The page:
By Tom Kleckner
The Western Reliability Executive Committee, which is overseeing SPP’s effort to provide reliability coordination (RC) services to more than a dozen Western Interconnection entities, pushed back last week against the Western Electricity Coordinating Council’s suggestion that the RTO coordinate its go-live date with that of CAISO.
SPP, CAISO and Canada’s BC Hydro have agreed to provide RC services in the West in response to Peak Reliability’s surprise move this summer to wind down its operations by the end of 2019. (See CAISO RC Wins Most of the West.)
CAISO will become the RC for its existing territory on July 1, 2019, and take over RC services for many areas outside of California on Nov. 1. SPP will take responsibility for about 12% of the region on Dec. 3.
BC Hydro will become the RC for most of British Columbia on Sept. 2.
SPP Vice President of Operations Bruce Rew told the committee during its Dec. 7 meeting that Peak is concerned that staff attrition may hinder its ability to continue providing RC services as it approaches its wind-down date.
At a WECC meeting last week, Jim Shetler, chair of Peak’s Member Advisory Committee, also said the staggered go-live dates do not afford the organization any room for error. (See related story, RC Transition Fraught with Pitfalls, WECC Hears.)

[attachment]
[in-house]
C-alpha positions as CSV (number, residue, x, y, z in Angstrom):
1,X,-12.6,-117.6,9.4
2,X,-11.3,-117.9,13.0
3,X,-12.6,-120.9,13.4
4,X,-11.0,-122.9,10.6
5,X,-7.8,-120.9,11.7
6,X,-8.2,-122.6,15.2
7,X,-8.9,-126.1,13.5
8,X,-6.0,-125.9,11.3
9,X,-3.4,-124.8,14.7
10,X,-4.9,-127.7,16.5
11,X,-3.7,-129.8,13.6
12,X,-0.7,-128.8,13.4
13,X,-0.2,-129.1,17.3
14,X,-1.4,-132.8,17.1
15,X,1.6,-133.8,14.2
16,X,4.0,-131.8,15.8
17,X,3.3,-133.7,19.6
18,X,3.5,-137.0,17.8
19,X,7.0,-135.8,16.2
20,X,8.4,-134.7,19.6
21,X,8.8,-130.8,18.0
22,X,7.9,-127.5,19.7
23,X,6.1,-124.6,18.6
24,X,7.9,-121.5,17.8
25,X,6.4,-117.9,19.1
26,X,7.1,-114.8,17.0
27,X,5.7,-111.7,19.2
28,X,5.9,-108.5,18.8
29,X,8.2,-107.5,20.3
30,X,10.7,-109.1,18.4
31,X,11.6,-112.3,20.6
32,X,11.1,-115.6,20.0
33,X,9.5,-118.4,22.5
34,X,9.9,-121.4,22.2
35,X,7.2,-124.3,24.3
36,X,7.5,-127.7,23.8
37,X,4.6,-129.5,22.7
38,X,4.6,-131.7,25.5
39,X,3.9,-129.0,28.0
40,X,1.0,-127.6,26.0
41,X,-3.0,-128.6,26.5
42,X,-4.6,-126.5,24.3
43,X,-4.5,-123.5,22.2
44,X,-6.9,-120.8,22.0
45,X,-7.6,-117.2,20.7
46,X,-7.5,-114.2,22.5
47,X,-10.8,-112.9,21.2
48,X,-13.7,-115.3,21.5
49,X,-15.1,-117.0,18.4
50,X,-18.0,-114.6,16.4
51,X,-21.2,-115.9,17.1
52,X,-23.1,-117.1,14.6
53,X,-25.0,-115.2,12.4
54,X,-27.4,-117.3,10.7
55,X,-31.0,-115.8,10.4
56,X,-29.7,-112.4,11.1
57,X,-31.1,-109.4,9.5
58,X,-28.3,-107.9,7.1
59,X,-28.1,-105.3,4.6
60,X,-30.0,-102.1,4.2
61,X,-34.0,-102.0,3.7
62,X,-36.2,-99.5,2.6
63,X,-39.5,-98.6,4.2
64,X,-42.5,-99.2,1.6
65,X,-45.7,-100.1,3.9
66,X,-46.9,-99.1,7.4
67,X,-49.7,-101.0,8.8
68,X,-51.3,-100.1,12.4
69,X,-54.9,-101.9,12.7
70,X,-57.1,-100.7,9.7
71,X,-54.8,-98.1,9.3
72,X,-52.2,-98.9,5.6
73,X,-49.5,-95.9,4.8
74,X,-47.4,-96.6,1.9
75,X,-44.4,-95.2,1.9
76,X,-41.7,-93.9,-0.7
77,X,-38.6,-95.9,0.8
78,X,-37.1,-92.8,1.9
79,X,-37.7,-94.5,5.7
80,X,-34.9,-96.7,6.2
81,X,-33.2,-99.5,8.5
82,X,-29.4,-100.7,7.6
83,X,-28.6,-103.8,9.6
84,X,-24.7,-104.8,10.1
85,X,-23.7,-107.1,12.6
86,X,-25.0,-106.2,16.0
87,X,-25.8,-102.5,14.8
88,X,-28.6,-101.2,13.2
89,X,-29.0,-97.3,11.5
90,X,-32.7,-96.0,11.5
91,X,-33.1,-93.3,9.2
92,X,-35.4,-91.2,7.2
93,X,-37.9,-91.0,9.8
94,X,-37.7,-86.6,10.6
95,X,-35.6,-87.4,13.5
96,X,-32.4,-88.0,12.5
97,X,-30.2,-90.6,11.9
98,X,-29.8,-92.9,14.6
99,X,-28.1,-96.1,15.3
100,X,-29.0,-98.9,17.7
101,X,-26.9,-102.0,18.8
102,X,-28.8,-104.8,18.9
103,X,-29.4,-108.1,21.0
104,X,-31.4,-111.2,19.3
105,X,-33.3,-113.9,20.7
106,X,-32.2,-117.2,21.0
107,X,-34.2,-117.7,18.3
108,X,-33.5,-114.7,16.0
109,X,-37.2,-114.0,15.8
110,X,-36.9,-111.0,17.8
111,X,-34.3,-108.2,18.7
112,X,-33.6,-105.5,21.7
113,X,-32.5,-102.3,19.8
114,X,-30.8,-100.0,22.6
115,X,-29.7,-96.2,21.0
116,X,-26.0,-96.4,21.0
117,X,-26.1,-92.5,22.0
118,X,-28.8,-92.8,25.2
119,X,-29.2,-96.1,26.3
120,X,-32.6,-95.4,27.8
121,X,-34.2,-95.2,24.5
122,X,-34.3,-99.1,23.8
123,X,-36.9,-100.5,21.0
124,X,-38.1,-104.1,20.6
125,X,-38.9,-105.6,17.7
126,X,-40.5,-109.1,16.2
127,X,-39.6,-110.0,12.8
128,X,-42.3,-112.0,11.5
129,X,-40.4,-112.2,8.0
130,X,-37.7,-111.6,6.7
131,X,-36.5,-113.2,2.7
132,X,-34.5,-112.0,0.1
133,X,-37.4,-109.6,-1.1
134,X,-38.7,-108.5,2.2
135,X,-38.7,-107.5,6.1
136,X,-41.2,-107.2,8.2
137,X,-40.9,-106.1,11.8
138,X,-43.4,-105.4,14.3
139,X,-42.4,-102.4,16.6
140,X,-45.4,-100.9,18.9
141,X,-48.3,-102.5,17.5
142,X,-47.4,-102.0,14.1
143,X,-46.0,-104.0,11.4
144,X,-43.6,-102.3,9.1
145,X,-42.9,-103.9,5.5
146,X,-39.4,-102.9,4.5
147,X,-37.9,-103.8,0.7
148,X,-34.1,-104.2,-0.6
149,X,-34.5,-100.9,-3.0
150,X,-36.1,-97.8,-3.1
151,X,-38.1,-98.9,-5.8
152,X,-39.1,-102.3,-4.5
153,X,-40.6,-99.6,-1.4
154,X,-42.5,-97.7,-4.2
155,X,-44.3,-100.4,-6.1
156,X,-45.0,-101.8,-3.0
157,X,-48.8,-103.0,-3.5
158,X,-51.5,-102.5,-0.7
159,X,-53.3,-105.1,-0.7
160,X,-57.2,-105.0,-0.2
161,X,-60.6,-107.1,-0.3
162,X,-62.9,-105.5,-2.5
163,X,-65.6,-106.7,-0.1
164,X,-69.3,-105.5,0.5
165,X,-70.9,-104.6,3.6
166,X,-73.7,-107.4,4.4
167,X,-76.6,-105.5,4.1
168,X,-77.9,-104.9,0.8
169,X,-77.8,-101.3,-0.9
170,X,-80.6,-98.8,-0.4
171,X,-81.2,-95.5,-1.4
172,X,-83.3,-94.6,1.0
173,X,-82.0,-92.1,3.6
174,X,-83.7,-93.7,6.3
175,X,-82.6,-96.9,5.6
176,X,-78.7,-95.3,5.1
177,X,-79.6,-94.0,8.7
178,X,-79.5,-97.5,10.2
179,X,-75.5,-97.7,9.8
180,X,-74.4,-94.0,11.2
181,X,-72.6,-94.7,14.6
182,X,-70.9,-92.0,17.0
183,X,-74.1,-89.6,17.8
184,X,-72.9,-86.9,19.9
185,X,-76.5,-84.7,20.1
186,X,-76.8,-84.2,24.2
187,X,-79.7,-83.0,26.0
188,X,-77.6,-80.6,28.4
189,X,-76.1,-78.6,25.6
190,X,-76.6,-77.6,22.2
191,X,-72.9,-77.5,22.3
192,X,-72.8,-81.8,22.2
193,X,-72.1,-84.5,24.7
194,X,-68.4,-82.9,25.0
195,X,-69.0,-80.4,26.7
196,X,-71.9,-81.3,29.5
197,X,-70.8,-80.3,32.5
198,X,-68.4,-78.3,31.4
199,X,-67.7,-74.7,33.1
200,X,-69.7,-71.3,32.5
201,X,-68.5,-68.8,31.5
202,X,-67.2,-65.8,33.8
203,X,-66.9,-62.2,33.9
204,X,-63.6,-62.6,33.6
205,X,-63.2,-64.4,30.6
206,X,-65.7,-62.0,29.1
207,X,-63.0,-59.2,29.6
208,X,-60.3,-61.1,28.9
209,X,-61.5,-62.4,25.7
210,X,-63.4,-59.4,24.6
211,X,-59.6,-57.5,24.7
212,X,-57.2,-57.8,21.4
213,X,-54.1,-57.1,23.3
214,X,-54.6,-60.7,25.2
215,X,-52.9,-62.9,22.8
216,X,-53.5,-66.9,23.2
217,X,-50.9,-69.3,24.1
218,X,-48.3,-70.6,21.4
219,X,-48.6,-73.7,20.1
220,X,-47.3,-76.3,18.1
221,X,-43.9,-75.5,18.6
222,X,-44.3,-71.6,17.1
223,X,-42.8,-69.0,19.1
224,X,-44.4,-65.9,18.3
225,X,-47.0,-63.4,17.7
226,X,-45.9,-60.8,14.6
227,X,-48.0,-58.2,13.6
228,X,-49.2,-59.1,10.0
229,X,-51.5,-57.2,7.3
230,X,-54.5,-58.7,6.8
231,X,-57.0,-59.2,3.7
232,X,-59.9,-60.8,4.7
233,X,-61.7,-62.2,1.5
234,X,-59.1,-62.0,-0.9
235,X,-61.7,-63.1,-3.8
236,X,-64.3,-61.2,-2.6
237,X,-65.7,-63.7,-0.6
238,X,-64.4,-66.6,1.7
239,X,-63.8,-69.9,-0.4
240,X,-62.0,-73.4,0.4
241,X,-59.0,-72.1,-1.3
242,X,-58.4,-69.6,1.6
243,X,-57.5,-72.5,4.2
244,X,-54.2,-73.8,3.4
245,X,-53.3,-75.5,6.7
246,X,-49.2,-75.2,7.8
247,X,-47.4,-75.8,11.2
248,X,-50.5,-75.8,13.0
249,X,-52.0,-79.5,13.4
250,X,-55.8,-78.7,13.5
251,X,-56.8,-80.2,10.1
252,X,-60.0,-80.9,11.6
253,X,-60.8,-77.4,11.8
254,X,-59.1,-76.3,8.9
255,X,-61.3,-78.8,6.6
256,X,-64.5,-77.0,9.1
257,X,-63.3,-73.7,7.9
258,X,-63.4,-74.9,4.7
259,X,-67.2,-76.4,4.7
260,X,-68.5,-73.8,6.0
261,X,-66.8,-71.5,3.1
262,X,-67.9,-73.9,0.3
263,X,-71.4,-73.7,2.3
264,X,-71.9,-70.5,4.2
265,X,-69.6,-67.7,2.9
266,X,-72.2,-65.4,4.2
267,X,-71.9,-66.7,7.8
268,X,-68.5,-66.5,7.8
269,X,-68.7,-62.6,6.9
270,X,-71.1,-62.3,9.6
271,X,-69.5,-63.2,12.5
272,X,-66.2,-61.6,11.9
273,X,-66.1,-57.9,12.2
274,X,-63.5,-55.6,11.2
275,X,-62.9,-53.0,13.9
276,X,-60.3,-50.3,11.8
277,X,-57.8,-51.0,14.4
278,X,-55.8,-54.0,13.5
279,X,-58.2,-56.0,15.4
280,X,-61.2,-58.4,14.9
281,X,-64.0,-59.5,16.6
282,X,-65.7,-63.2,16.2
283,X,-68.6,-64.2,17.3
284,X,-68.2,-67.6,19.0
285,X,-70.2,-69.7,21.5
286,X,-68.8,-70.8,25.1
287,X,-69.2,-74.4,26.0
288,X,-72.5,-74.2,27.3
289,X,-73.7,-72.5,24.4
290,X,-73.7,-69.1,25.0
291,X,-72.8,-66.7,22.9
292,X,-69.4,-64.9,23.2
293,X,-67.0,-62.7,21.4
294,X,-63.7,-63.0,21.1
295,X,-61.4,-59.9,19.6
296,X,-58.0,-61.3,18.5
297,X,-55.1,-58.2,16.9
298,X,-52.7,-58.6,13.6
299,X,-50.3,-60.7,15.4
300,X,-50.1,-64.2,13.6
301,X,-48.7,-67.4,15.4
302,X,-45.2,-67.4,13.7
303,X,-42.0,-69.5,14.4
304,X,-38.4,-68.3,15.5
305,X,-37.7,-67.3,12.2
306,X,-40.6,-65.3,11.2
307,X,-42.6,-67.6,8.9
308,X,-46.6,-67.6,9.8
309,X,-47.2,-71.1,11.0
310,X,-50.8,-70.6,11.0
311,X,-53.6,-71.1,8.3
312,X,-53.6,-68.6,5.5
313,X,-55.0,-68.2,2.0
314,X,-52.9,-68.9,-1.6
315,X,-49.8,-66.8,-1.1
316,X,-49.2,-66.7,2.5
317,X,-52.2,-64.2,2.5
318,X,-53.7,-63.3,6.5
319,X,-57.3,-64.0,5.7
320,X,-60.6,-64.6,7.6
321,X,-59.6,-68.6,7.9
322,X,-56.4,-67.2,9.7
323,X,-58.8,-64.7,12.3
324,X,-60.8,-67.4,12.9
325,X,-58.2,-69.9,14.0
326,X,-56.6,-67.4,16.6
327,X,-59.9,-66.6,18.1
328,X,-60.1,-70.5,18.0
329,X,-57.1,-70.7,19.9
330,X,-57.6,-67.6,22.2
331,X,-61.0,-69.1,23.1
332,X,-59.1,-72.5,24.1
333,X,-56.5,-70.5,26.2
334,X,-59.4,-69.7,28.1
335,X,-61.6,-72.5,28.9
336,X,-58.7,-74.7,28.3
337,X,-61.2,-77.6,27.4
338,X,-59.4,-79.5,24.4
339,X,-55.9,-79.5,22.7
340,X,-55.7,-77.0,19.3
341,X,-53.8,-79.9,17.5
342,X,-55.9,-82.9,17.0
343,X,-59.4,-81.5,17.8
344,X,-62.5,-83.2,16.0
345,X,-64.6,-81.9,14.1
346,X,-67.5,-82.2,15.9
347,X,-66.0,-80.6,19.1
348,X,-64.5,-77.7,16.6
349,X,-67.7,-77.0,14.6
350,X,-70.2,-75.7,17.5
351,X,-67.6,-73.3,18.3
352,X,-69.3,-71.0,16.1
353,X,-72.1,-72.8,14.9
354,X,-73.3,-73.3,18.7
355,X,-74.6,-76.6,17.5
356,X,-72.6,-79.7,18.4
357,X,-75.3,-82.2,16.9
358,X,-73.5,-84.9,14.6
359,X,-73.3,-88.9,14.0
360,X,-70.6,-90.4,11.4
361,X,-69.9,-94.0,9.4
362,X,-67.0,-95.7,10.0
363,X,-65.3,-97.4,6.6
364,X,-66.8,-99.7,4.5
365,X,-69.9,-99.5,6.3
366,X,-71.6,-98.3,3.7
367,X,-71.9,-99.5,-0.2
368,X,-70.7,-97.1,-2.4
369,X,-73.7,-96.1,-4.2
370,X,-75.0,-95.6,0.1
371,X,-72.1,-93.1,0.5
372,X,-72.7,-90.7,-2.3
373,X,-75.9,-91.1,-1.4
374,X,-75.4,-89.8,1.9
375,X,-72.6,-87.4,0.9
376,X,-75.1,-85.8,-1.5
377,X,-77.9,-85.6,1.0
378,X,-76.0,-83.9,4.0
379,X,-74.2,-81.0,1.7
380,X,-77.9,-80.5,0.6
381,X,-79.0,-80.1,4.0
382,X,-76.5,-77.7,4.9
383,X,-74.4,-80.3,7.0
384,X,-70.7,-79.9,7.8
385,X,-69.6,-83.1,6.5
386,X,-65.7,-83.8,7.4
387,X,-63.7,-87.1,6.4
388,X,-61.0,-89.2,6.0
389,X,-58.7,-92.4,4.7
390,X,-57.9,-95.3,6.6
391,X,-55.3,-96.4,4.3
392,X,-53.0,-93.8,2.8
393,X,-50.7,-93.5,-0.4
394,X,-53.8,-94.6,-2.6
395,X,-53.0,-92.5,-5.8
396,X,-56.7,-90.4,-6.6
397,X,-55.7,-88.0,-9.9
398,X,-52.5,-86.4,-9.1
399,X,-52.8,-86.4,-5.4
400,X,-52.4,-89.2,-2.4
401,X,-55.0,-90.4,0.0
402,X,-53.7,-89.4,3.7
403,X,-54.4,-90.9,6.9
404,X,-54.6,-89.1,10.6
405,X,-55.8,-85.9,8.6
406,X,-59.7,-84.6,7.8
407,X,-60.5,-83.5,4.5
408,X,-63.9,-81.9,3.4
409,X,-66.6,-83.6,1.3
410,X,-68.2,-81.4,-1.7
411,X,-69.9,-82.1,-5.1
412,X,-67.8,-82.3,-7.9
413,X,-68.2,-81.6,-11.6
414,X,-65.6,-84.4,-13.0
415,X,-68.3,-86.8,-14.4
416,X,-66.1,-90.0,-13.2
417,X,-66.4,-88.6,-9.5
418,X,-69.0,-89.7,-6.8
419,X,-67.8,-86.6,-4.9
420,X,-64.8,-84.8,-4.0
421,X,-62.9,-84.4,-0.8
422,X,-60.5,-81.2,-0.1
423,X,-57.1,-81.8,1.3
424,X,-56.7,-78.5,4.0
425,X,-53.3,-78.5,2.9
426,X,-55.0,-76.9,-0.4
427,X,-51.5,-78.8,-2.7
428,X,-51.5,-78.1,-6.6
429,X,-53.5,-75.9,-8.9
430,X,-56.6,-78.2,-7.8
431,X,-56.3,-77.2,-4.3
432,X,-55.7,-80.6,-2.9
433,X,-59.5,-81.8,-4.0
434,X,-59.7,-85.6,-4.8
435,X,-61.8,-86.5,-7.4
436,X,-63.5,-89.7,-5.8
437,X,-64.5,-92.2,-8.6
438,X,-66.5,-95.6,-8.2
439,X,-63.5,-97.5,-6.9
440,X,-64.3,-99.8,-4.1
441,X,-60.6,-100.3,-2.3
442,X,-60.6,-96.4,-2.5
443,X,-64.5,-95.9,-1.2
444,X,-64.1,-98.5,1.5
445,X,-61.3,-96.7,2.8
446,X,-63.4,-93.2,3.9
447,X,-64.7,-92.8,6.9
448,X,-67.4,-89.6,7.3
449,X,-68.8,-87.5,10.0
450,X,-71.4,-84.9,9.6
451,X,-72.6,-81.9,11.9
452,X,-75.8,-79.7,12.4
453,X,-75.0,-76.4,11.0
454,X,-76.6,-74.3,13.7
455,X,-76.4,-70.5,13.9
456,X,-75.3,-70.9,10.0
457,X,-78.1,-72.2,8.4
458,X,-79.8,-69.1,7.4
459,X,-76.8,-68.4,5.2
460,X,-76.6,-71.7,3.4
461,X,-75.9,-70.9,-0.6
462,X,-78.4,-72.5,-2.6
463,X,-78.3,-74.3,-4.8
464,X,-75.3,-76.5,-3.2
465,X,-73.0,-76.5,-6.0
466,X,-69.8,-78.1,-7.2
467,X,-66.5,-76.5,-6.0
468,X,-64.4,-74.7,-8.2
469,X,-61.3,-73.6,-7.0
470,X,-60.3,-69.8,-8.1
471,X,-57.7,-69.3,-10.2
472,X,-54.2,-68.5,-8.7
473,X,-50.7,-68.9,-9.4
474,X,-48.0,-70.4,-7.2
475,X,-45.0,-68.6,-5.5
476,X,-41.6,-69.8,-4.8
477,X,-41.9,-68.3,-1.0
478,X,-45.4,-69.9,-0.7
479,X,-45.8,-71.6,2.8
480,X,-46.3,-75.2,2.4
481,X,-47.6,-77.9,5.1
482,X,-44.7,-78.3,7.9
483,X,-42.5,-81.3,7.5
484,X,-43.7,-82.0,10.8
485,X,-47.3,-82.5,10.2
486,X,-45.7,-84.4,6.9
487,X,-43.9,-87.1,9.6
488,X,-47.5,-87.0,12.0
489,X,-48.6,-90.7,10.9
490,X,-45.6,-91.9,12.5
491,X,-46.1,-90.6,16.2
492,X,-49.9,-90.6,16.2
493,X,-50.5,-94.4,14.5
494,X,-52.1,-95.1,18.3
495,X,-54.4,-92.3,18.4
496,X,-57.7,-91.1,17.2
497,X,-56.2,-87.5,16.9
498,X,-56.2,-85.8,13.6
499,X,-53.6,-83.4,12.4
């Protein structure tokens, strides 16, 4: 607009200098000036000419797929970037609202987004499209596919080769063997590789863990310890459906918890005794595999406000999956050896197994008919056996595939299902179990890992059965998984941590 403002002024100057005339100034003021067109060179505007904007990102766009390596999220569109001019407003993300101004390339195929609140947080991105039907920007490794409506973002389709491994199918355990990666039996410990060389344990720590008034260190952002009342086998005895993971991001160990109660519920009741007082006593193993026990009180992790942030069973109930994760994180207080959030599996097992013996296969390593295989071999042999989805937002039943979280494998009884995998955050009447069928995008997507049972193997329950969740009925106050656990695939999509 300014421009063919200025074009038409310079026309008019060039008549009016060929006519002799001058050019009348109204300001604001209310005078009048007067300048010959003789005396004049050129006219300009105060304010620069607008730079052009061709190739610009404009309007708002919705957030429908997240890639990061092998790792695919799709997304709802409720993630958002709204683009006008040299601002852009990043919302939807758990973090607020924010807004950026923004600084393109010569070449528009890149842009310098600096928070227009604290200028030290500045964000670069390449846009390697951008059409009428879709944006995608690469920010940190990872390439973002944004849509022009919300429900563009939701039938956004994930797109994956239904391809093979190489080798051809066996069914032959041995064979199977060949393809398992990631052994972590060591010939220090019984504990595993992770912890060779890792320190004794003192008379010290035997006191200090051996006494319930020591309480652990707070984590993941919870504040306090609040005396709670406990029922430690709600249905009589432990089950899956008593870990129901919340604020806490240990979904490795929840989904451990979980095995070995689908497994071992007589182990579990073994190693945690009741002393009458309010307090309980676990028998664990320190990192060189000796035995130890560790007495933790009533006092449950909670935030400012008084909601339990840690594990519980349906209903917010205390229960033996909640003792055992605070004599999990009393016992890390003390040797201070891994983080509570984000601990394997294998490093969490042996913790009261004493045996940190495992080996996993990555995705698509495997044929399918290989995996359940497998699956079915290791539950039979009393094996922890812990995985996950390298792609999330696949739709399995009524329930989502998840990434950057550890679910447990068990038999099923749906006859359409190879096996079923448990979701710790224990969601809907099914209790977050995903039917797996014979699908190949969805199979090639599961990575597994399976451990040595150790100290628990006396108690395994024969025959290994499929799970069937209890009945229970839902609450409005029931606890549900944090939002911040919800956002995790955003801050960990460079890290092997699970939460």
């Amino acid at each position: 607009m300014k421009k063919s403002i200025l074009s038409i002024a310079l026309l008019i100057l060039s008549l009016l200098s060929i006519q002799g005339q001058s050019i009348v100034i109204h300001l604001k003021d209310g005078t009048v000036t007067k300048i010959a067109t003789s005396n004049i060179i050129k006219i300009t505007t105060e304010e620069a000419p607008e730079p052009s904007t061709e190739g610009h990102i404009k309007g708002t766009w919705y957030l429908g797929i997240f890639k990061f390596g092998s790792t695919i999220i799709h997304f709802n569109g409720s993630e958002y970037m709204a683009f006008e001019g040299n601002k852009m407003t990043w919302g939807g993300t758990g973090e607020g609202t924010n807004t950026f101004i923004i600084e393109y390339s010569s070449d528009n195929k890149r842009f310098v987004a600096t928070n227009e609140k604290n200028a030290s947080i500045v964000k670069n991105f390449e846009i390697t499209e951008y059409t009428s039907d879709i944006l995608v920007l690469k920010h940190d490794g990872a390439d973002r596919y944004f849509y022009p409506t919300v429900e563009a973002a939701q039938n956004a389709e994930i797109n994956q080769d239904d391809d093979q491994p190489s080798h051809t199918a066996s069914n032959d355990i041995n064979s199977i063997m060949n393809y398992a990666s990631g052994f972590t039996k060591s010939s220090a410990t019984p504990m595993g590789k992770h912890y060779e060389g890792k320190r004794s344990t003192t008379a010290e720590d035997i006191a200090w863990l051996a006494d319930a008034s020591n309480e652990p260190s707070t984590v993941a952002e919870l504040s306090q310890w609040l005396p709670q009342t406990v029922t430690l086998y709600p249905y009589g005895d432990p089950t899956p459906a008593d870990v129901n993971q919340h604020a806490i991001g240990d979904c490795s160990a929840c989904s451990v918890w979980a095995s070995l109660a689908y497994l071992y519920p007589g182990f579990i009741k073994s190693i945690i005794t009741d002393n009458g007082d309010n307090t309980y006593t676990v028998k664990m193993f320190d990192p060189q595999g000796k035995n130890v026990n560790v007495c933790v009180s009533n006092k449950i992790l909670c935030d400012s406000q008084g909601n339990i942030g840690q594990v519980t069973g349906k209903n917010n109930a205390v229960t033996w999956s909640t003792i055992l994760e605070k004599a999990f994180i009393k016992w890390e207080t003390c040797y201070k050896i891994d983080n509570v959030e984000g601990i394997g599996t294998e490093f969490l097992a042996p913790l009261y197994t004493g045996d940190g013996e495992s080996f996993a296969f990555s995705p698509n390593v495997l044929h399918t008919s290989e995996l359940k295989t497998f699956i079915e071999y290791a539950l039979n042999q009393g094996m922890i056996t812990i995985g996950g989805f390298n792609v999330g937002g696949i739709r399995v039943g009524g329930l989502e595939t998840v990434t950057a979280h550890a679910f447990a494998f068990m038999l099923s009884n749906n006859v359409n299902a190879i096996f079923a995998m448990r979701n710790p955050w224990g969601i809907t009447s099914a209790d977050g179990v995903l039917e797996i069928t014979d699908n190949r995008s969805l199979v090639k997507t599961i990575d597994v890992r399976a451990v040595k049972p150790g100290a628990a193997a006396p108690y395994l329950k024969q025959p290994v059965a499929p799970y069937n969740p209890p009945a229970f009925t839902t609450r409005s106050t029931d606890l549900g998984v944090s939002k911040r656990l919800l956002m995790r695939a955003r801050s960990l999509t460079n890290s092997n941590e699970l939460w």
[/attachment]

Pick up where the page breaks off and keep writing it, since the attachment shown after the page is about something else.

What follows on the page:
Rew said that during a recent Western RC-to-RC meeting, WECC said it may offer a streamlined recertification process to Peak and the new Western RC providers during footprint modifications. He said WECC’s actions should mitigate some of the concerns.
“Peak will have already gone through July 1 and Sept. 2 transitions,” Rew said. “As for [Peak] staff, they should have financial incentives to stay until January 2020. I don’t see a significant difference in risk between Nov. 1 and Dec. 3 … but I’m not in Peak’s shoes, either.”
Committee members pointed out that by Dec. 3, Peak will only be handling RC services for a small portion of its footprint. Committee Chair Keith Carman, with Tri-State Generation & Transmission Association, urged SPP to “hold fast and steady” on the Dec. 3 date.
“I’m struggling with what the issue is,” Carman said. “As the footprint gets smaller, they have less to worry about.”